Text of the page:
Adjudicator Ryu went on to conclude that, if FSP did possess the records requested by the father, the father did not have a right to access these records. PHIPA only provides a right for an individual to access their own PHI, or for a lawfully authorized SDM to access that individual’s PHI.

Section 23 of PHIPA establishes who may act as an SDM for a capable individual. Section 23(1) provides that for children under the age of 16 years of age, a parent can provide consent, unless the information relates to:

i. treatment within the meaning of the Health Care Consent Act, 1996, about which the child has made a decision on his or her own in accordance with that Act, or

ii. counselling in which the child has participated on his or her own under the Child, Youth and Family Services Act, 2017

However, section 23(2) specifically states that a “parent” does not include a parent with a right of access. Accordingly, the father was not a substitute decision maker under PHIPA.

Moreover, even if the father was an SDM, section 23(3) further provides that in the case of a mentally capable child under the age of 16, a decision of the capable child in respect of his or her own personal health information prevails over a conflicting decision of the SDM.

3. FSP Failed to Consider Its Discretionary Authority to Disclose the Records

Although Adjudicator Ryu concluded that FSP had correctly determined that the father did not have a right of access, she also concluded that FSP had failed to consider whether it had discretionary authority to disclose the records under a number of potentially applicable provisions.

During the mediation phase of the complaint, the father provided additional information in support of his position that he was entitled to access to the information, including:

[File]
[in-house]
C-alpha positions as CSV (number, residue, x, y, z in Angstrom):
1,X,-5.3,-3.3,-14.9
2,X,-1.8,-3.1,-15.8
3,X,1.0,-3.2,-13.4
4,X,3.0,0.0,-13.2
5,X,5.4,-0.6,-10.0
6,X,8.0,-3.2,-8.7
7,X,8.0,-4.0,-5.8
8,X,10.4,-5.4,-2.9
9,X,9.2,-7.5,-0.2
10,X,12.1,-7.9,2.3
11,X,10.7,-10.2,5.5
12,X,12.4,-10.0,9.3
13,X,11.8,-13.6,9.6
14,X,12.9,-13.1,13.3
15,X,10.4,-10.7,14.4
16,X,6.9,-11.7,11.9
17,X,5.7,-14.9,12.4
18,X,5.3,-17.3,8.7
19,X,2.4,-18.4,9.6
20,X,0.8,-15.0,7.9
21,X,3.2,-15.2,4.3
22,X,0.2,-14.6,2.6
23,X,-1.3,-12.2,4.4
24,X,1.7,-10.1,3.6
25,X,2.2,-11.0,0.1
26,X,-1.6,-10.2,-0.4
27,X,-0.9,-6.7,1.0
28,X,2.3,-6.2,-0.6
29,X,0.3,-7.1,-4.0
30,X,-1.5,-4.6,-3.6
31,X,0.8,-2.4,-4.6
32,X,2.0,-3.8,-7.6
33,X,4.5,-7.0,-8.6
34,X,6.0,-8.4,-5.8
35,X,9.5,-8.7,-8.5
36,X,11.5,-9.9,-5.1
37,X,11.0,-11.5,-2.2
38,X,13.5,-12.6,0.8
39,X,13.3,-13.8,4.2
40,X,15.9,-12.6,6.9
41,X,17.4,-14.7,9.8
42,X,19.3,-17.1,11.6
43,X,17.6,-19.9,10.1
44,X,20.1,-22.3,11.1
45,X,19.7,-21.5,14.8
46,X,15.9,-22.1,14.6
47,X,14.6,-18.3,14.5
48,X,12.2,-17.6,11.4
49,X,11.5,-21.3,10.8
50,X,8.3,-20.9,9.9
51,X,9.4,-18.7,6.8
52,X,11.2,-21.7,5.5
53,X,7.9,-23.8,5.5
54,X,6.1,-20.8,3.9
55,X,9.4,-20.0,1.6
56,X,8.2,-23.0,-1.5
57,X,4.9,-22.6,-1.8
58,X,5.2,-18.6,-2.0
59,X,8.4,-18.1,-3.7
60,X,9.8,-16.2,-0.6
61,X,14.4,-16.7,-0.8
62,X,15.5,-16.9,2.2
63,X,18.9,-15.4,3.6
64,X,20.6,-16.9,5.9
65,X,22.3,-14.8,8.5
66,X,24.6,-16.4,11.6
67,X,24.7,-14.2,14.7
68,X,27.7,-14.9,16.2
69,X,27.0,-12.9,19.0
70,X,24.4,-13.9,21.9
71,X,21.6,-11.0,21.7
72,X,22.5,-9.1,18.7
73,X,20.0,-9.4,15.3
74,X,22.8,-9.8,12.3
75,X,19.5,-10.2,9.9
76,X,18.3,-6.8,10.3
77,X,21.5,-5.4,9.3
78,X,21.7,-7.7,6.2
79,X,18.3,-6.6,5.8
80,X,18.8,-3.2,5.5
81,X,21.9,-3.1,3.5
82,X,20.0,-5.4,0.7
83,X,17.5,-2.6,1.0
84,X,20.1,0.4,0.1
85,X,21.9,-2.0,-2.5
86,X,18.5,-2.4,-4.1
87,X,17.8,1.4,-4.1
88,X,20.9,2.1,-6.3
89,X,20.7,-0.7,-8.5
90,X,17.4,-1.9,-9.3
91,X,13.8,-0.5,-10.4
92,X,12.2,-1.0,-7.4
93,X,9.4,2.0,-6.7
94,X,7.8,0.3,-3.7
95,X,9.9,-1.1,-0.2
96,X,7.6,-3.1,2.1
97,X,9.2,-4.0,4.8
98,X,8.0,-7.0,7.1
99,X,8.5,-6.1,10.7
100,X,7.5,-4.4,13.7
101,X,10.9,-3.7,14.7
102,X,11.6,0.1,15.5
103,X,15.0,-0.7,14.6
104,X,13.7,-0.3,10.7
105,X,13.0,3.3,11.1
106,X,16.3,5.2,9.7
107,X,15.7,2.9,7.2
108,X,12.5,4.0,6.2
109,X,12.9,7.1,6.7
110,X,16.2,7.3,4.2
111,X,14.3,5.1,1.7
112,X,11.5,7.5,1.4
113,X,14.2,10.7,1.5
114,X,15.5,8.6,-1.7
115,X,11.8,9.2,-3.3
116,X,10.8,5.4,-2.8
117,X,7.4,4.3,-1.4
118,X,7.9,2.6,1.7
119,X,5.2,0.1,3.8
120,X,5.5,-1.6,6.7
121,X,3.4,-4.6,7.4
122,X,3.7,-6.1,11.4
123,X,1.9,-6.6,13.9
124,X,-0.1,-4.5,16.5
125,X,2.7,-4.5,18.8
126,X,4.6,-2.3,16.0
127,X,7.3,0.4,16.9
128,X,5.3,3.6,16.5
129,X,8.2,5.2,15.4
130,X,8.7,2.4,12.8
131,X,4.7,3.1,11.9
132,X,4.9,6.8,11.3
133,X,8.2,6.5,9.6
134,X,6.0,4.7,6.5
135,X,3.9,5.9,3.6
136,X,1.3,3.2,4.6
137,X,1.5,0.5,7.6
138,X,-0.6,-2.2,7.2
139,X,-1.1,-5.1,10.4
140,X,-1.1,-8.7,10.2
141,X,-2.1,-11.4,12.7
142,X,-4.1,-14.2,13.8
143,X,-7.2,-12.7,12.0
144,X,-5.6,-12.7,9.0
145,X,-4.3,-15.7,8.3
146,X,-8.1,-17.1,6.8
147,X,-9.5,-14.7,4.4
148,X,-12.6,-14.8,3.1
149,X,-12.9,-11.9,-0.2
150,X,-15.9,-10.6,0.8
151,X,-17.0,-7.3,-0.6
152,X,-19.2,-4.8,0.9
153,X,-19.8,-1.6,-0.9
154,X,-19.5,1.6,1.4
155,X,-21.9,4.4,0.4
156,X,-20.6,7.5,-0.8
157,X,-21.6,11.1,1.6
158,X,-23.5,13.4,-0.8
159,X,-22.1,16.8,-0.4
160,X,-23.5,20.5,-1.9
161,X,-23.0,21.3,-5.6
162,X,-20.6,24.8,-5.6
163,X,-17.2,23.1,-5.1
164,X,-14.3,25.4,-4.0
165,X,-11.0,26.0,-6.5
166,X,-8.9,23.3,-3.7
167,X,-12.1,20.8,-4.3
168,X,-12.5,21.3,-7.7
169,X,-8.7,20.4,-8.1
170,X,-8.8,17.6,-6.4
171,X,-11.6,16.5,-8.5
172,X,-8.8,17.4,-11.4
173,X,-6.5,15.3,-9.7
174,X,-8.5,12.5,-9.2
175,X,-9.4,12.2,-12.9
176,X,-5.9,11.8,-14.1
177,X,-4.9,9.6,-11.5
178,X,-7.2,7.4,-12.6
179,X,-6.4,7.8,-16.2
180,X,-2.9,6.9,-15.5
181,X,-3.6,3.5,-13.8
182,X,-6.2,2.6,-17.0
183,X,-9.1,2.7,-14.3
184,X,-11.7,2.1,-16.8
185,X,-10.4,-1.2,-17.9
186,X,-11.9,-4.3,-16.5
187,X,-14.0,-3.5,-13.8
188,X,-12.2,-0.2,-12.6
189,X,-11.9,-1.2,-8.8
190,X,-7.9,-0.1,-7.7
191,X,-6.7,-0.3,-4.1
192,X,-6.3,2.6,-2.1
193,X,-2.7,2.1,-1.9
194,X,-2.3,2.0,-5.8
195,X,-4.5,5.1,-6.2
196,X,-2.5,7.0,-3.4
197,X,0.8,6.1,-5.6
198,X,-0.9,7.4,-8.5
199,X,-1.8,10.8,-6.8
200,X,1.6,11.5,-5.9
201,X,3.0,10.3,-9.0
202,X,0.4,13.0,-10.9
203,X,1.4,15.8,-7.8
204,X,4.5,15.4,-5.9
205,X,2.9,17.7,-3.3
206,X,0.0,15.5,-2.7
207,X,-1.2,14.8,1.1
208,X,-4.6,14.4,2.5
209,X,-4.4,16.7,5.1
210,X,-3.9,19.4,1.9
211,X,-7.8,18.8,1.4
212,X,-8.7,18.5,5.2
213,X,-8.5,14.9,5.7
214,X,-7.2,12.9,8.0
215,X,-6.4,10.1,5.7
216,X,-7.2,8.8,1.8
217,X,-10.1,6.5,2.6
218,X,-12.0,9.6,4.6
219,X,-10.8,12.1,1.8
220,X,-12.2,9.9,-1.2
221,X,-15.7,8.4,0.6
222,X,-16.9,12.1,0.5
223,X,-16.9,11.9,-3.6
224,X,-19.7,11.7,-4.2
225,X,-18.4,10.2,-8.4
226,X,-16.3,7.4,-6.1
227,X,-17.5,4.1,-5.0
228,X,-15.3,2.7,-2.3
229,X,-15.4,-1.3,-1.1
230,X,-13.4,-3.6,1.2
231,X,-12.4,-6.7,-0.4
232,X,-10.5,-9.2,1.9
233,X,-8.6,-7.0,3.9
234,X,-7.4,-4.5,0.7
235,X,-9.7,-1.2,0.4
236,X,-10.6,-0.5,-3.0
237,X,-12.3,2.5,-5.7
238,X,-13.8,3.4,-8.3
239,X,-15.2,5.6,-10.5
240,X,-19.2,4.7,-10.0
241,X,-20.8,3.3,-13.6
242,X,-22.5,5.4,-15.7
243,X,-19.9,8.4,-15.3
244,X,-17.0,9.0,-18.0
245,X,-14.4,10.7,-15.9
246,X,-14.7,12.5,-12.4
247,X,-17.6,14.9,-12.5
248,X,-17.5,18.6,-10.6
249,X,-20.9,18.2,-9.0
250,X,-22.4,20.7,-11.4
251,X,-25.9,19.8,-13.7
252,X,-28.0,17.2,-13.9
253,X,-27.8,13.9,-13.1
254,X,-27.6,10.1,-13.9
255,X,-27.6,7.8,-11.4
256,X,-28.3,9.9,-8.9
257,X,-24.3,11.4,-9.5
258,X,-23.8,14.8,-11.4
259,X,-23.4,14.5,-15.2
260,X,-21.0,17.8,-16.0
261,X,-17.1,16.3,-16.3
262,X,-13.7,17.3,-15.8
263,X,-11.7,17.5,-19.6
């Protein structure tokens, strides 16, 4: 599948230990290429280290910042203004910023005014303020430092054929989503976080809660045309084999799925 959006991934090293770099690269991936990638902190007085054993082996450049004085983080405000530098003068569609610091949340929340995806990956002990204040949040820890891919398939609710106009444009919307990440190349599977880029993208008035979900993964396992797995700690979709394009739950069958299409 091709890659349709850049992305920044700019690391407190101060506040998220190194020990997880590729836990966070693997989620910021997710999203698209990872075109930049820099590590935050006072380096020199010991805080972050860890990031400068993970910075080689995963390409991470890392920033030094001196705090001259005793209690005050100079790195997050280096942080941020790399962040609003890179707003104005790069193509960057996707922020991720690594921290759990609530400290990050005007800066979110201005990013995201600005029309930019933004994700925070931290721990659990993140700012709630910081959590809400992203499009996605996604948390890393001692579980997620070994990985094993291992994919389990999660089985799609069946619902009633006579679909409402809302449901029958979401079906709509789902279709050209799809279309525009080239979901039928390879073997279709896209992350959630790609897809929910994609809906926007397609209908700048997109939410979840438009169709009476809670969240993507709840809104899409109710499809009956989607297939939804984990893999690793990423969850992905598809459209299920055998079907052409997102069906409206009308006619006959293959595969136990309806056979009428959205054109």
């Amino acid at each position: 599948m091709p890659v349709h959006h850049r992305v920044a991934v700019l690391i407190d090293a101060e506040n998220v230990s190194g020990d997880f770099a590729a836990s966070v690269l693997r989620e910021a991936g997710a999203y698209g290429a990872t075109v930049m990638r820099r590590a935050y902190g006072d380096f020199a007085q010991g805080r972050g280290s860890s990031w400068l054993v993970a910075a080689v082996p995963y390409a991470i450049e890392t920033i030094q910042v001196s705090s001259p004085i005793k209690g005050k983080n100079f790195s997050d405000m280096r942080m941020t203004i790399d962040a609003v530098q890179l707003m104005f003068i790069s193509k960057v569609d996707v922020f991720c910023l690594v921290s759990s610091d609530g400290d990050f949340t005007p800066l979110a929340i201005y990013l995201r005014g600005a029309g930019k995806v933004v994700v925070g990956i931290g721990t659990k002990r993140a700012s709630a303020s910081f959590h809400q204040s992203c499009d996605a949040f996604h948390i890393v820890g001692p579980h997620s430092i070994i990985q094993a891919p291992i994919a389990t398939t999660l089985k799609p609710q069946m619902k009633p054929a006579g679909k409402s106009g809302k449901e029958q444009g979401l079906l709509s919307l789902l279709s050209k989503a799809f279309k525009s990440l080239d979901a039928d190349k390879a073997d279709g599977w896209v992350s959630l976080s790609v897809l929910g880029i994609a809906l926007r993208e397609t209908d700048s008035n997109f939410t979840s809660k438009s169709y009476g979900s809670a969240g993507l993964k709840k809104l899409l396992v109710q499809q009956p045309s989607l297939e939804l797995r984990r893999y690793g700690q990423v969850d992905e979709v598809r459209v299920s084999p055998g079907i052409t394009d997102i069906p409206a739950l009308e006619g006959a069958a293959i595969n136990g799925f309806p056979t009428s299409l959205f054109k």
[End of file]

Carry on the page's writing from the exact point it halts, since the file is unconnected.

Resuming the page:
1. An email from the mother to FSP staff, in which the mother asks FSP staff to confirm for the father whether, as of the date of that email, the mother and children had attended any counselling appointments at FSP;
  2. A court order in relation to the parents’ divorce requiring the mother to execute all consents necessary to permit the father “to obtain information about the children and their progress in counselling, if such access to information is permitted by the agency’s mandate”;
  3. Section 16(5) of the Divorce Act, which states that unless a court orders otherwise, a spouse that has been granted access to “children of the marriage has the right to make inquiries, and to be given information, as to the health, education and welfare of the child.”

Adjudicator Ryu found that in light of this information, FSP had a duty to consider whether it was permitted to disclose the PHI under several potentially relevant provisions of PHIPA, specifically:

  1. Disclosure with the consent of the custodial parent (in light of the email) or the children (who were now over 16 years of age) pursuant to section 29 of PHIPA;
  2. Disclosure “for the purpose of complying with a summons, order, or similar requirement,” pursuant to section 41(1); and
  3. Disclosure “permitted or required by law or by treaty, agreement or arrangement made under an Act” of Ontario or of Canada, pursuant to section 43(1).

Accordingly, Adjudicator Ryu sent this matter back to FSP to consider whether it should exercise its discretionary authority to disclose the records under one of the above provisions.

Further guidance as to how custodians are to exercise discretion to disclose PHI to an access parent will hopefully come through future decisions or guidance documents. For now, this decision confirms that custodians cannot simply dismiss requests for access to PHI records from access parents.

For assistance in responding to requests for access to records in challenging circumstances, please contact us.